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Kaspersky Lab accused of faking malware to generate false positives in competing software

Two former employees of Russian anti-virus firm Kaspersky Lab have accused the company of generating fake malware files so that its competitors’ software would classify them as malicious.

The allegations were made in a report today from Reuters. The two anonymous ex-employees said Kaspersky Lab would reverse engineer other companies’ software to see how they identify dangerous files.

Employees would then supposedly create harmless files with the same signatures as legitimate files that would then appear to be risky, all in the hopes that a competitor would label them as dangerous. The aim was to undermine how rival software worked.

“It is not only damaging for a competing company but also damaging for users’ computers,” said one of the ex-employees.

The unnamed accusers said these orders have been going on for 10 years and sometimes came directly from founder Eugene Kaspersky, who had taken umbrage with many other security software companies for supposedly ripping off its ideas. Some of the competitors named in Reuters’ report include Microsoft, AVG Technologies, and Avast.

It’s hard to assess the damage that these kinds of attacks or false positives can do, added the Reuters report.

Related: Security experts Kaspersky report advanced hacking attack against its own network

Kaspersky Lab has fervently denied the allegations. “Contrary to allegations made in a Reuters news story, Kaspersky Lab has never conducted any secret campaign to trick competitors into generating false positives to damage their market standing,” said the company’s official statement. “Such actions are unethical, dishonest and illegal. Accusations by anonymous, disgruntled ex-employees that Kaspersky Lab, or its CEO, was involved in these incidents are meritless and simply false.”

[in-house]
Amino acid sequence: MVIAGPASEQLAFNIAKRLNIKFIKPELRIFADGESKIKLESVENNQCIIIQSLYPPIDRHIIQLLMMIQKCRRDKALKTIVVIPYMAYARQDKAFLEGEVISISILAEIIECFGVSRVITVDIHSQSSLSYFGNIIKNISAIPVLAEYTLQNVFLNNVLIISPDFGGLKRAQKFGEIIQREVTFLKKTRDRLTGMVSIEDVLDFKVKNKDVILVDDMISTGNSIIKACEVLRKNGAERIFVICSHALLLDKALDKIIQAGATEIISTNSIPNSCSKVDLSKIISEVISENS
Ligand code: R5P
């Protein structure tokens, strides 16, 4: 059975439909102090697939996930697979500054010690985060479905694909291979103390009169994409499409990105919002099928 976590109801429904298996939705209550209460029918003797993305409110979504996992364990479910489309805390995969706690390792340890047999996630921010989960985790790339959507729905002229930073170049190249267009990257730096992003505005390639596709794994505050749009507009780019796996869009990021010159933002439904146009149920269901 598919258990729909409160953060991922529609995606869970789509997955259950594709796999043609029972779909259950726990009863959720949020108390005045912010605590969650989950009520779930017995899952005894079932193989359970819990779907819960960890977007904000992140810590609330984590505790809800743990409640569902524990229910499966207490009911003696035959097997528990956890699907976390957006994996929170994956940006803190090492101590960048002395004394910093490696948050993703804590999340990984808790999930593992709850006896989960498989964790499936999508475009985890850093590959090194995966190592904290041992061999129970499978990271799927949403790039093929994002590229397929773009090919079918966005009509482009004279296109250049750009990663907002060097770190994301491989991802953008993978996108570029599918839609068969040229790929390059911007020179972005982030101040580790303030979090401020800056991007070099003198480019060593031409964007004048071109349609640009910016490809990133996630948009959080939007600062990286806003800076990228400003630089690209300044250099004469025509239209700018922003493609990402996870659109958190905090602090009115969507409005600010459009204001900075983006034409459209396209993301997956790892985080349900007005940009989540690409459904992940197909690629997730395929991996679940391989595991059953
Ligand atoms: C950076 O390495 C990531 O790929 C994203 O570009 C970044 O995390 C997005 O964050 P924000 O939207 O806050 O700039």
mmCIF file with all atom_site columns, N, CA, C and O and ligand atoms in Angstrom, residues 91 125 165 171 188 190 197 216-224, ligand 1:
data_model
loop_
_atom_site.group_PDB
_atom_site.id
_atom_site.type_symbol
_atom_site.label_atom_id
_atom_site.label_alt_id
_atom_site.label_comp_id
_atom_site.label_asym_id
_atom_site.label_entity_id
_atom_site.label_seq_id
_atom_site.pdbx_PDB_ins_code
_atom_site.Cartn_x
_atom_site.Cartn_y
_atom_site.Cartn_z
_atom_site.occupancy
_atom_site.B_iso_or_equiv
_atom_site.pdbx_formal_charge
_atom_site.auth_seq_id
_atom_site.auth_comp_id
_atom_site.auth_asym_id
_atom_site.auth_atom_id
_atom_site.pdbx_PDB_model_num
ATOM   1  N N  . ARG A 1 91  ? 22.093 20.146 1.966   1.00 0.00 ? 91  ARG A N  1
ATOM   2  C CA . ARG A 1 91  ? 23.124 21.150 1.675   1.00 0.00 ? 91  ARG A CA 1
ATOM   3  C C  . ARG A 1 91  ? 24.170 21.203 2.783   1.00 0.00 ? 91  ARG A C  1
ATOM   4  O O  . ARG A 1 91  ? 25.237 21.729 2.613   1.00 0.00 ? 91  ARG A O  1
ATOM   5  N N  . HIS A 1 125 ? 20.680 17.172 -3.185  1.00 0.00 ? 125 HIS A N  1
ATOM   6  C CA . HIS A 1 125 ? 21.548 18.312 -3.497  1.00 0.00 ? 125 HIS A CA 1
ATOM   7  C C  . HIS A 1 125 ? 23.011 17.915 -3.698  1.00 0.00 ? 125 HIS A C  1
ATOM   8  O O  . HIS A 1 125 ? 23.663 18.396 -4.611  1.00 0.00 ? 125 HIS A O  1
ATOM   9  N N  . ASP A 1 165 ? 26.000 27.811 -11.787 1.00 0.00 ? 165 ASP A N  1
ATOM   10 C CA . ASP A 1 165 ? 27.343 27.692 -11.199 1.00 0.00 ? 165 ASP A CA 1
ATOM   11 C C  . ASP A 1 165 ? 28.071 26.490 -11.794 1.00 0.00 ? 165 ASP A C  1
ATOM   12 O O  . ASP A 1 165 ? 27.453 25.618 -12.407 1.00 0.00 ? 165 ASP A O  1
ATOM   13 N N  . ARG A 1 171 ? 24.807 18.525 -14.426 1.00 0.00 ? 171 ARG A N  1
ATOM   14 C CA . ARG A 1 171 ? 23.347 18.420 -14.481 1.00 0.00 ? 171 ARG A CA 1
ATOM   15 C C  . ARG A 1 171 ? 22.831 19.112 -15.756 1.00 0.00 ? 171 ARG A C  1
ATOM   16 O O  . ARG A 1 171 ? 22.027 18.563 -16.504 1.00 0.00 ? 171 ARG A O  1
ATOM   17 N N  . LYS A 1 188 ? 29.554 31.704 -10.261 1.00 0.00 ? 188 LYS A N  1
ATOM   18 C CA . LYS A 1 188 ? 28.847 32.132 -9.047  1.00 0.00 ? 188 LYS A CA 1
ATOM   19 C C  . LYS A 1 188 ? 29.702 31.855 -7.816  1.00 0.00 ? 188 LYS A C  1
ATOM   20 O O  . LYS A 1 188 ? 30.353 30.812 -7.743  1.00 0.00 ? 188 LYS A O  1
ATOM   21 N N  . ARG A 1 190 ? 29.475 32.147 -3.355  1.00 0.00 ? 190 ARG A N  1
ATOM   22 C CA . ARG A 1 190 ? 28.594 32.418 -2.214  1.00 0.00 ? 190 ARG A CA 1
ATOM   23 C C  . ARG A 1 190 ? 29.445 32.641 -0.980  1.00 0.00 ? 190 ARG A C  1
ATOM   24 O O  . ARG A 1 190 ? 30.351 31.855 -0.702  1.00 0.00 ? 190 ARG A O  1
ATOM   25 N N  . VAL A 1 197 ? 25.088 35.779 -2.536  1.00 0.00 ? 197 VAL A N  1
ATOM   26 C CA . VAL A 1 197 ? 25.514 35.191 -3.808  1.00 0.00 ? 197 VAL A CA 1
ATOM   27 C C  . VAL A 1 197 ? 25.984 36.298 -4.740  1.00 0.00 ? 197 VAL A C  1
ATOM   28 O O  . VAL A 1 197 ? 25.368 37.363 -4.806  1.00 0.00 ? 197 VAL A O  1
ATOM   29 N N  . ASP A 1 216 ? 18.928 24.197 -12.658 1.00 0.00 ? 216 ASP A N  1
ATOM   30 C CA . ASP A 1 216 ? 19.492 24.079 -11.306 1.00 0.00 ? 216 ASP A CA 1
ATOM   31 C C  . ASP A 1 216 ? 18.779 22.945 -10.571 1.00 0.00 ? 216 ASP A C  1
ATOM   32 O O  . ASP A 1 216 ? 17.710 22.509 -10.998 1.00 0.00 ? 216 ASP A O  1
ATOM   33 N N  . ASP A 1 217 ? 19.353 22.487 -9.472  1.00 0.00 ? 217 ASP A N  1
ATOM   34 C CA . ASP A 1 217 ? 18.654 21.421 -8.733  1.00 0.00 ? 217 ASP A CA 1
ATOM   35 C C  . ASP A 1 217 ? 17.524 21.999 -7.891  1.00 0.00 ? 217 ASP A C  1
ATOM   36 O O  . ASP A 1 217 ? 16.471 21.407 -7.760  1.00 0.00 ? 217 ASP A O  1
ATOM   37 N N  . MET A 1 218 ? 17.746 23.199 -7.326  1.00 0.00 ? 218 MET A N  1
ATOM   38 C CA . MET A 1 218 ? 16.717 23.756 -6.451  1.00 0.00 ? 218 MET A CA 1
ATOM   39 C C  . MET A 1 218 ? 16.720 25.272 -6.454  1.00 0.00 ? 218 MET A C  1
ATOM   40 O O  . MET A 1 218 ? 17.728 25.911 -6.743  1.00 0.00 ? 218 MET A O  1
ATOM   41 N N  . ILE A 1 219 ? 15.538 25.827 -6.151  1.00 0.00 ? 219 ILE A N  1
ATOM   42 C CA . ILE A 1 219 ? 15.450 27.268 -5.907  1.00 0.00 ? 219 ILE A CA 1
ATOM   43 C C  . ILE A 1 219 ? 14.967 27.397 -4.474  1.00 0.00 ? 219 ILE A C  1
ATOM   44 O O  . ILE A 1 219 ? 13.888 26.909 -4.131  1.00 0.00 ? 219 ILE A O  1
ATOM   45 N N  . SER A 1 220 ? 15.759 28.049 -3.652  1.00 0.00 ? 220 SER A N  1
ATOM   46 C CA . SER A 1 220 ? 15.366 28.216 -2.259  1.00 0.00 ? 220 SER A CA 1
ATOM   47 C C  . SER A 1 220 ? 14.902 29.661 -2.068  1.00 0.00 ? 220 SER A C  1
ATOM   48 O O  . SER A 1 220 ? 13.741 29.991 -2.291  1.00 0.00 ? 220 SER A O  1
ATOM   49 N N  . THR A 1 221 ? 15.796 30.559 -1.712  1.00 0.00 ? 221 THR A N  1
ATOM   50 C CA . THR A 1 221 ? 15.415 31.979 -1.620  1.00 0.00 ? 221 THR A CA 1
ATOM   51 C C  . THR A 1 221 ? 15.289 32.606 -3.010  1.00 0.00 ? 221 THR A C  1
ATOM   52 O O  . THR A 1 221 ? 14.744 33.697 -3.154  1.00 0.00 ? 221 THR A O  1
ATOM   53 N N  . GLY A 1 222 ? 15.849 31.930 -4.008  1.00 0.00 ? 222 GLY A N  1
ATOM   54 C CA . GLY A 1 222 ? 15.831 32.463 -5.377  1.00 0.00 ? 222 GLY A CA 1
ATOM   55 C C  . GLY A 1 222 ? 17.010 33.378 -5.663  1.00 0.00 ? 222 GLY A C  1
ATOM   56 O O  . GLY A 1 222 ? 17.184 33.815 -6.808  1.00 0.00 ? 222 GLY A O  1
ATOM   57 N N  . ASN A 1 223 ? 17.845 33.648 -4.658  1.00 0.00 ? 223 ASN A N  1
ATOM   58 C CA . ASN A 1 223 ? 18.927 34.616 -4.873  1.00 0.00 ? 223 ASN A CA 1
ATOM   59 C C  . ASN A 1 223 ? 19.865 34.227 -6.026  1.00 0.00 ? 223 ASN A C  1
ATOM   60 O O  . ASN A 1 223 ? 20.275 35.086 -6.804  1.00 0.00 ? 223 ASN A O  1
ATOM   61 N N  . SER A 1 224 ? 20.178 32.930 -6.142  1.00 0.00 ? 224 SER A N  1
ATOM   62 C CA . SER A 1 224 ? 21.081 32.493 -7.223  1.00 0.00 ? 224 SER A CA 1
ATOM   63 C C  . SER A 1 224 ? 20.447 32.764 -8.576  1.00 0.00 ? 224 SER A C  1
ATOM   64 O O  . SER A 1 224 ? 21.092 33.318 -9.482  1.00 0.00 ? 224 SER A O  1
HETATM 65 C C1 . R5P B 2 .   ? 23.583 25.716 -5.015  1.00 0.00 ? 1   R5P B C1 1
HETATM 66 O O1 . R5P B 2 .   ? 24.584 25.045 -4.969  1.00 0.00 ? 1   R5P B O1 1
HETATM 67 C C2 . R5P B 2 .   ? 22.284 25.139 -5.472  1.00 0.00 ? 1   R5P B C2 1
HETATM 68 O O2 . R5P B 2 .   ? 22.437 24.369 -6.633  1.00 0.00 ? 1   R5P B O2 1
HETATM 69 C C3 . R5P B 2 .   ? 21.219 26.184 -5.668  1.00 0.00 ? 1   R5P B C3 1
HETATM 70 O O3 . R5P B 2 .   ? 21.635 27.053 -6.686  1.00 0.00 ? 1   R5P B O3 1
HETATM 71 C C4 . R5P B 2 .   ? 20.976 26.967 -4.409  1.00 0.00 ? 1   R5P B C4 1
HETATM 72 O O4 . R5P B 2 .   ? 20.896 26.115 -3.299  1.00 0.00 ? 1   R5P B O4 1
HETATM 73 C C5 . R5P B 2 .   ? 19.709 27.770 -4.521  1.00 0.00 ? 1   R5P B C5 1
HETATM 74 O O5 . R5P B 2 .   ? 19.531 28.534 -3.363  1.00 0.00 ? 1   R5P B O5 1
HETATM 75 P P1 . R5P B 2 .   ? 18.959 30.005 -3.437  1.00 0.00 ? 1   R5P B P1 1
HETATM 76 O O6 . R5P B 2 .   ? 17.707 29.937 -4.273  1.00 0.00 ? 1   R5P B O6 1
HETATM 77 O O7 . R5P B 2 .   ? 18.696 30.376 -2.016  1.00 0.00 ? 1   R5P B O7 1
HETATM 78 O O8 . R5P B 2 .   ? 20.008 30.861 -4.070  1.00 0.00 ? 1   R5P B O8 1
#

In 2010, the Russian company shared some harmless files on Google’s VirusTotal aggregation. It did so to prove competitors were following Kaspersky’s lead when it came to marking files as malicious, rather than conducting their own research. Kaspersky called it a “one-time experiment” and added that in 2012 it was targeted by similar attacks that its accused of now.

The security industry has in the past complained about false positives being introduced to the web, but Kaspersky Lab has never been implicated before.

Liam O’Murchu, a security researcher at Symantec, said no one suspected Kaspersky. “We had investigated these attacks but could not find out who was behind them. We had some suspects, Kaspersky was not one of them,” he tweeted.

Microsoft, AVG, and Avast have not commented on these latest allegations.